- Ultrasound – Ultrasound technology may be used to monitor prostate size, tumor response or activity in other tissues.
- Computerized tomography (CT) scan – A CT scan is an x-ray technique that produces a detailed, three-dimensional (3D) image of the prostate and other structures in the body. A CT scan reveals blood flow and anatomy of tissues in and around the prostate, allowing for the diagnosis and monitoring of tumor growth.
- Positron emission tomography/computerized tomography (PET/CT) – A PET/CT scan combines the 3D images of a CT scan with a PET scan, which reveals abnormal metabolic activity in the tissues. By blending these two images into one image during a single exam, our physicians can identify abnormal activity and know precisely where this activity is taking place. PET/CT scans may reveal cancerous cells before any tumors or structural changes are present.
- Magnetic Resonance Imaging (MRI) – An MRI uses radiofrequency waves to create a detailed cross-sectional image of the prostate and surrounding tissues. An MRI has much greater soft tissue contrast than a CT scan, making it especially useful in prostate cancer detection, particularly for tumors and metastases.
- ProstaScint scans – This technique detects if cancer has spread to the lymph nodes, adjacent tissue or bone. Given by intravenous injection, ProstaScint circulates throughout the body and attaches to prostate cancer cells. The injection contains a small amount of radioactive material that is absorbed by cancer cells and shows up as “hot spots” using a special camera.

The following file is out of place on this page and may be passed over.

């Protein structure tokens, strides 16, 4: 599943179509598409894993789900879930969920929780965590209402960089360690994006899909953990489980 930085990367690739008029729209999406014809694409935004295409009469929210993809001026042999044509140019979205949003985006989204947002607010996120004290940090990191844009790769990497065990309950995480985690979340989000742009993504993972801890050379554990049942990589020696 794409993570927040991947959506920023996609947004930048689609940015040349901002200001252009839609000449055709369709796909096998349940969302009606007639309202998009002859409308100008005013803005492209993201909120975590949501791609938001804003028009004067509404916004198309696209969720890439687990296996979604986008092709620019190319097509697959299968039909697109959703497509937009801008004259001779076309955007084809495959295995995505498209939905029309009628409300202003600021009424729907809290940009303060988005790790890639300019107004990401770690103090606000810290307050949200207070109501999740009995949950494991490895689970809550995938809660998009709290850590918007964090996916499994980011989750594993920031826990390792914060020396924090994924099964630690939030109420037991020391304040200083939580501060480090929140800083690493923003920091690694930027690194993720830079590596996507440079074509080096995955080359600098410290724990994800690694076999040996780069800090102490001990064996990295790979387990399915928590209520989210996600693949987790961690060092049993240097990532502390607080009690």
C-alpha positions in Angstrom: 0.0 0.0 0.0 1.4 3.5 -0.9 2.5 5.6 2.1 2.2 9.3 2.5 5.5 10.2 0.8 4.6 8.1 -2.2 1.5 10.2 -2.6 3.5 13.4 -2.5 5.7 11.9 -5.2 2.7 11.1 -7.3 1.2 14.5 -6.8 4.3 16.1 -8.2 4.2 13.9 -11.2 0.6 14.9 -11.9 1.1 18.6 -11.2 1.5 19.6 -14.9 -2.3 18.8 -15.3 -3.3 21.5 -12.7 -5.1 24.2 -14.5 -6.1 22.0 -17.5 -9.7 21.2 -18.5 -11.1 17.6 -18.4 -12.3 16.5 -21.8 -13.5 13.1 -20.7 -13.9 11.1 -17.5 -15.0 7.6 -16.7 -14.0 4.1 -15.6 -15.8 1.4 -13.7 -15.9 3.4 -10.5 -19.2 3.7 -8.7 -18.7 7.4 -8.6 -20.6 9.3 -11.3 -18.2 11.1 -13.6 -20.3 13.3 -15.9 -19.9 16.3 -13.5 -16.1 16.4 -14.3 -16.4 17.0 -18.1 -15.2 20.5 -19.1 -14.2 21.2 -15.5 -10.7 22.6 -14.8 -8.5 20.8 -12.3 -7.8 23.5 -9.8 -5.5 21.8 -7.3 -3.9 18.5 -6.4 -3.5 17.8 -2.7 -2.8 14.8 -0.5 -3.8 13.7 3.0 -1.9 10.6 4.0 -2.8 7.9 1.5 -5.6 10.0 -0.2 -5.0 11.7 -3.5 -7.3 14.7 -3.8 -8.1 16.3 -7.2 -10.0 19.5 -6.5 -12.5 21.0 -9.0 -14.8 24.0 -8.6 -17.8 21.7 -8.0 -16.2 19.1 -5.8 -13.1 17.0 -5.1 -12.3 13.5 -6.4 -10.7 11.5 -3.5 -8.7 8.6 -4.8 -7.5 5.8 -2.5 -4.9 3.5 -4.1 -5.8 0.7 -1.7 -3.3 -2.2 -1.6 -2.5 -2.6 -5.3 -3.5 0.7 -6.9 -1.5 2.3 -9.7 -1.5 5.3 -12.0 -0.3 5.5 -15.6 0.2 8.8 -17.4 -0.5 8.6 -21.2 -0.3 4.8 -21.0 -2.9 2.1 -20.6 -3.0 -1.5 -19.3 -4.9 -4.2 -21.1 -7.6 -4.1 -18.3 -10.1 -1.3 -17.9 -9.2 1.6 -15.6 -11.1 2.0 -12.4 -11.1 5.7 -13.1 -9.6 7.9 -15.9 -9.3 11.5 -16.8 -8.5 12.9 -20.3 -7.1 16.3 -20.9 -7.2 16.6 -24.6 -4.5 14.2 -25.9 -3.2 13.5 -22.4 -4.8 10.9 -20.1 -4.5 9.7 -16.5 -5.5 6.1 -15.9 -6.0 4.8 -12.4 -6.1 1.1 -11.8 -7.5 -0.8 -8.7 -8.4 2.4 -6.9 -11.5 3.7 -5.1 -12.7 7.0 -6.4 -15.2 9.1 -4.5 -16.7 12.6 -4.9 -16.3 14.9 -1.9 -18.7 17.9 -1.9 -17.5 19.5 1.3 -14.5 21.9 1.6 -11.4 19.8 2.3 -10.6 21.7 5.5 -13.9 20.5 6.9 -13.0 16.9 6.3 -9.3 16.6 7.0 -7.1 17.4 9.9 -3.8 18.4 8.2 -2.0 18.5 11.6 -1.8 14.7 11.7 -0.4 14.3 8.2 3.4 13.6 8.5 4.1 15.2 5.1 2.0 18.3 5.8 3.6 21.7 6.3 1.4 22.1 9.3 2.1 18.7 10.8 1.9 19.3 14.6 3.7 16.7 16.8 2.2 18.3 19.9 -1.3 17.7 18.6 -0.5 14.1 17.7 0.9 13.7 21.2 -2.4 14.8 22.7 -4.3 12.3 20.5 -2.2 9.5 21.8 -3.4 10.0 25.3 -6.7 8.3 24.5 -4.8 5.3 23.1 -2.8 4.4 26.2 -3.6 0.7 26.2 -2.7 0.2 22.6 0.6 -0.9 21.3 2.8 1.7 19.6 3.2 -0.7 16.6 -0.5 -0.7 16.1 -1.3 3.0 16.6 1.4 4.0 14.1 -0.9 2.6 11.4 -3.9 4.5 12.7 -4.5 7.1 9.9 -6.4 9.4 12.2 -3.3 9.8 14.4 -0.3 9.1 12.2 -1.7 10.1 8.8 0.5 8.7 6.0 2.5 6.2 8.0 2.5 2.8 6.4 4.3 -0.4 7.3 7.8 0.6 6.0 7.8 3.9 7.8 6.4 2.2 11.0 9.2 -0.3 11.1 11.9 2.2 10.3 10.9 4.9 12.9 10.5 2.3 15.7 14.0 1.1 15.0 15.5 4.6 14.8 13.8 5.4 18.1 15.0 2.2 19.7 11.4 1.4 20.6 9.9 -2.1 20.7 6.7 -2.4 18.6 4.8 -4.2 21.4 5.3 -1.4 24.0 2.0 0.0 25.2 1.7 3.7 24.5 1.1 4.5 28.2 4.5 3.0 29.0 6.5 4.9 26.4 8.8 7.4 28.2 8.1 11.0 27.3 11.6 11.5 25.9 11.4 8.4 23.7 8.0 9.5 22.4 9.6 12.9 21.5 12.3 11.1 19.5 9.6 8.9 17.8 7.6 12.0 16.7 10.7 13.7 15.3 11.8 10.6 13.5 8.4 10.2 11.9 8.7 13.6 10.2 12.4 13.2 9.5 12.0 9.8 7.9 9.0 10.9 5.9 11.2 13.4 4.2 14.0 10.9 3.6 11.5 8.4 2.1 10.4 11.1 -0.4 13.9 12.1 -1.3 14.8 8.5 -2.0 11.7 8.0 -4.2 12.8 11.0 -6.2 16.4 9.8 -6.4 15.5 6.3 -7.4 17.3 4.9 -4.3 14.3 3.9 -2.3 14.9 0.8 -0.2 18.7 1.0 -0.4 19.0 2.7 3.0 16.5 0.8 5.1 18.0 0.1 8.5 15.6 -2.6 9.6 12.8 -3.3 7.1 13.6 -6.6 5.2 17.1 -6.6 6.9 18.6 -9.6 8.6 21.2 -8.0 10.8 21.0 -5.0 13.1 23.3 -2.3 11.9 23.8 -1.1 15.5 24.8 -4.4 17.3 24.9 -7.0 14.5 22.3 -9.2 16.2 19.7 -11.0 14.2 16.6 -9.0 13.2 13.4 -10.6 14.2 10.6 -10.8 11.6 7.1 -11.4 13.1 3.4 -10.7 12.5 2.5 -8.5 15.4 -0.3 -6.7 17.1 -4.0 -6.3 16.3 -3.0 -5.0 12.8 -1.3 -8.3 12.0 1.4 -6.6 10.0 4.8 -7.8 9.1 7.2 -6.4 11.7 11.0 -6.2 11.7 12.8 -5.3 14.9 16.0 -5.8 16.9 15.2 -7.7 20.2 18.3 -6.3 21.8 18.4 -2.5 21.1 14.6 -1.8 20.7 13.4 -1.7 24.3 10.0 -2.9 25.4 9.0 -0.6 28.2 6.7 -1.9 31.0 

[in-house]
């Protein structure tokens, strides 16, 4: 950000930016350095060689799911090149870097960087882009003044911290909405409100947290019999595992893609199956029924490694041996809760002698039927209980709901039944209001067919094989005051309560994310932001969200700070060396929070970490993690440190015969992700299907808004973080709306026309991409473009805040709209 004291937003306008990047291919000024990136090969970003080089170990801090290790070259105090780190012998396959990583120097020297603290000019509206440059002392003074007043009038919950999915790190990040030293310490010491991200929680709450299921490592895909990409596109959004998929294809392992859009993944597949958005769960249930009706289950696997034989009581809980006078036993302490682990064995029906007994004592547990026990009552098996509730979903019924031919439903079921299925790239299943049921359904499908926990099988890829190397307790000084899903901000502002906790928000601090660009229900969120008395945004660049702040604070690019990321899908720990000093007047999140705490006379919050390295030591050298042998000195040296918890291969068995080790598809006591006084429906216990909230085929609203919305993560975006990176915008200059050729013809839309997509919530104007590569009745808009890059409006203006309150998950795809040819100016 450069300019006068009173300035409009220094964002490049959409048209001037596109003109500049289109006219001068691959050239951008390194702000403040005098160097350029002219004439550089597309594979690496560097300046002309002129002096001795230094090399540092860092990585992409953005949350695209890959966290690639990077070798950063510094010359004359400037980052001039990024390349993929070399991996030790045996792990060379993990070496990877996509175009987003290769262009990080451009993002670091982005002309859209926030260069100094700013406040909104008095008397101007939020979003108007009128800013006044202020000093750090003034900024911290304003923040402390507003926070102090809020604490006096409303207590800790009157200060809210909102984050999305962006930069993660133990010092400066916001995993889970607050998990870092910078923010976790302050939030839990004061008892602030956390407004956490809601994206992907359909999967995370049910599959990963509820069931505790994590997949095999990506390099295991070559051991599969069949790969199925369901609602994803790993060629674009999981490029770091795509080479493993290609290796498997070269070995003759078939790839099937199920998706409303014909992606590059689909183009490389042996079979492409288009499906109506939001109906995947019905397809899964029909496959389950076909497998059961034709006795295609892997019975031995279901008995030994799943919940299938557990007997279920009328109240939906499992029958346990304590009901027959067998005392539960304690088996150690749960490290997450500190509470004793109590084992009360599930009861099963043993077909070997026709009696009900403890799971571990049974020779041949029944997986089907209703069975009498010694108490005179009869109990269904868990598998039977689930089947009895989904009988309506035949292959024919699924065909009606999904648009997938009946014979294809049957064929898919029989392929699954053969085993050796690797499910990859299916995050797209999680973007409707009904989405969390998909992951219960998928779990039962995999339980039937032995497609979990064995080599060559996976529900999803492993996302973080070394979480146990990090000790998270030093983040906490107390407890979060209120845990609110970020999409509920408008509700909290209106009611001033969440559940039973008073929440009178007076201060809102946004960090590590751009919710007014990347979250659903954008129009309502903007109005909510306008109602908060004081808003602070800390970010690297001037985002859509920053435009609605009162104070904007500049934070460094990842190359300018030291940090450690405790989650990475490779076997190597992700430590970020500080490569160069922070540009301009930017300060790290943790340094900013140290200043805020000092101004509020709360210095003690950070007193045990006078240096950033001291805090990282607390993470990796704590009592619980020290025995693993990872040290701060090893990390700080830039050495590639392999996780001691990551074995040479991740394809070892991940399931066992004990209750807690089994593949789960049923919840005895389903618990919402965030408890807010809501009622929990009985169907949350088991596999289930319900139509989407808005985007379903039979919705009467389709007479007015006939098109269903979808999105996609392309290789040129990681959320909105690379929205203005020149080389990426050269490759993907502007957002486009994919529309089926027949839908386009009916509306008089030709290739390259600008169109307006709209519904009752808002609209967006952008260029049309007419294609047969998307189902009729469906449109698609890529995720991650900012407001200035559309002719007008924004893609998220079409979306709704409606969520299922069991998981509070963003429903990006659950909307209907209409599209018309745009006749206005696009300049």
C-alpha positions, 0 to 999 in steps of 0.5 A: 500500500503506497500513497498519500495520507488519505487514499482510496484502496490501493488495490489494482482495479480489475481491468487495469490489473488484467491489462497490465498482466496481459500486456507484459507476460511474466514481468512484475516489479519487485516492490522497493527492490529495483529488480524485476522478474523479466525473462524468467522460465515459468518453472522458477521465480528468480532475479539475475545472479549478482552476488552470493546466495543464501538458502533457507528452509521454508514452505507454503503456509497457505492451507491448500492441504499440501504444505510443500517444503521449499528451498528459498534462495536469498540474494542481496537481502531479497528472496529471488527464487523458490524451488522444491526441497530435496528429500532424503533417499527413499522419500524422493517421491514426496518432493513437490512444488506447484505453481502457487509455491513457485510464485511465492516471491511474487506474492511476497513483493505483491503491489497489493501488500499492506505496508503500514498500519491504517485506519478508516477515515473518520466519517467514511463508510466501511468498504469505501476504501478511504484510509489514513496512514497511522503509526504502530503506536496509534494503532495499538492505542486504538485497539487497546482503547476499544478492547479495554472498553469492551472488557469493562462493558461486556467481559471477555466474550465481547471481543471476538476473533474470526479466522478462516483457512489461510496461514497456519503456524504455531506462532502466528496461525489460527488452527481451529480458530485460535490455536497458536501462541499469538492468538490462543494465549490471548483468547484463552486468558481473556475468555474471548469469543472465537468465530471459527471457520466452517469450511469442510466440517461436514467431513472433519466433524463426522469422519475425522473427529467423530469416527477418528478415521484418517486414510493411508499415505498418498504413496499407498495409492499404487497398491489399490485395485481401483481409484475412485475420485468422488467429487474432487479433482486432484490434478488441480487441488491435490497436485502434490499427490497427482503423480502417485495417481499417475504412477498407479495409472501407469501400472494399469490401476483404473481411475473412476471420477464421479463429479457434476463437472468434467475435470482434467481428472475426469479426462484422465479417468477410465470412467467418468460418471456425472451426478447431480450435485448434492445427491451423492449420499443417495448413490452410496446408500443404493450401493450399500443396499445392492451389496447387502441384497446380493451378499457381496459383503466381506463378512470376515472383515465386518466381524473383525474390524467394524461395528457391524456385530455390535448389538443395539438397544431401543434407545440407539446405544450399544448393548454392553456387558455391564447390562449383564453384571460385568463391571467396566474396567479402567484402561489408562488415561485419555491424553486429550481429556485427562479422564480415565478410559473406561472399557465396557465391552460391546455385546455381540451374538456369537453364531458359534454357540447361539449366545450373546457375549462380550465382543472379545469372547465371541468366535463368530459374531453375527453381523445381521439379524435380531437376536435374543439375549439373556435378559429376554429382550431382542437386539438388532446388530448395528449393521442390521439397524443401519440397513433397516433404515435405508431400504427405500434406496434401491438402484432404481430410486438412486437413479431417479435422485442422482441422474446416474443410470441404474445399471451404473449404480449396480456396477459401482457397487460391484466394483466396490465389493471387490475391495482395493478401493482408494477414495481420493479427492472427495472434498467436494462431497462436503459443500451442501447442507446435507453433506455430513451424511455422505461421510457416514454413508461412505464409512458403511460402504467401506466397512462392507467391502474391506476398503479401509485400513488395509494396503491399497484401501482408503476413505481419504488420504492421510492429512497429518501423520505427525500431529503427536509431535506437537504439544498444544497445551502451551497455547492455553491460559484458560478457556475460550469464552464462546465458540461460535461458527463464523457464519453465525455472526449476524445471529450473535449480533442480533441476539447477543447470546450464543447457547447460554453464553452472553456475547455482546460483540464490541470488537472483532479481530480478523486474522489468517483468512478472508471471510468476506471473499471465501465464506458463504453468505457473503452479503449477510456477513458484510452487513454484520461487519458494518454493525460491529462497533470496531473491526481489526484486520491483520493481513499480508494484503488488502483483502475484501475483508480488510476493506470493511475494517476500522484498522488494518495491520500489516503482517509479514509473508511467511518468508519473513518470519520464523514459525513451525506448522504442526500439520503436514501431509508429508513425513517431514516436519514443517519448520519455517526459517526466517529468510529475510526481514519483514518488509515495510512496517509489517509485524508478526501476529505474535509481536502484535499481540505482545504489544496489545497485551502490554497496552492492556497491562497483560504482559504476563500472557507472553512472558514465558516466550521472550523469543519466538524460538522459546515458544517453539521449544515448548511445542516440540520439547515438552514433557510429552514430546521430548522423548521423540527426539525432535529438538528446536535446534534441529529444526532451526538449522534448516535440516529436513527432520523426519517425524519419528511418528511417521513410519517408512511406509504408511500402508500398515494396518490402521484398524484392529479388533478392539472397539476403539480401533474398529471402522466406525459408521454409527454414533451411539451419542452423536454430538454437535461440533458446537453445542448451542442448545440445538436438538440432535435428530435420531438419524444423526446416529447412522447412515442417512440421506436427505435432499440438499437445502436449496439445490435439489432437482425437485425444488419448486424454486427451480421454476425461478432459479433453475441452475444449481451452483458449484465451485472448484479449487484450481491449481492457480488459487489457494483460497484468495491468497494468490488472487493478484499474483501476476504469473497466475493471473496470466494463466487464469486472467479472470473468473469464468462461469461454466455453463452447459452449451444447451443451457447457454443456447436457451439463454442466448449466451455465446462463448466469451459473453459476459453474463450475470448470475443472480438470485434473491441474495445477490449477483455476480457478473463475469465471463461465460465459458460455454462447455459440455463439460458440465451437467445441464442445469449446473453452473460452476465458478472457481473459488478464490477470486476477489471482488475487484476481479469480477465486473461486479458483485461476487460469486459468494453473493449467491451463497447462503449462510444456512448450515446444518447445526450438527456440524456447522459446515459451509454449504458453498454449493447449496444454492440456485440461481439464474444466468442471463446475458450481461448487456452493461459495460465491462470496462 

- Bone scans – Similar to a ProstaScint scan, this test takes a picture of the skeleton to detect if prostate cancer has spread to the bone (but not to other tissues or lymph nodes).
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Once a prostate cancer diagnosis has been made, your doctor may choose one or a combination of the following imaging tests to monitor the cancerous tissue and determine whether it has spread beyond the prostate:
For men doing active surveillance, we set up for routine PSAs and digital rectal examinations, and if the PSA goes up more than 1 point a year or if we find a change during the rectal examination, we will perform another biopsy. Biopsies are performed every two years regardless of clinical status just to make sure that the disease is not progressing without any outward signs.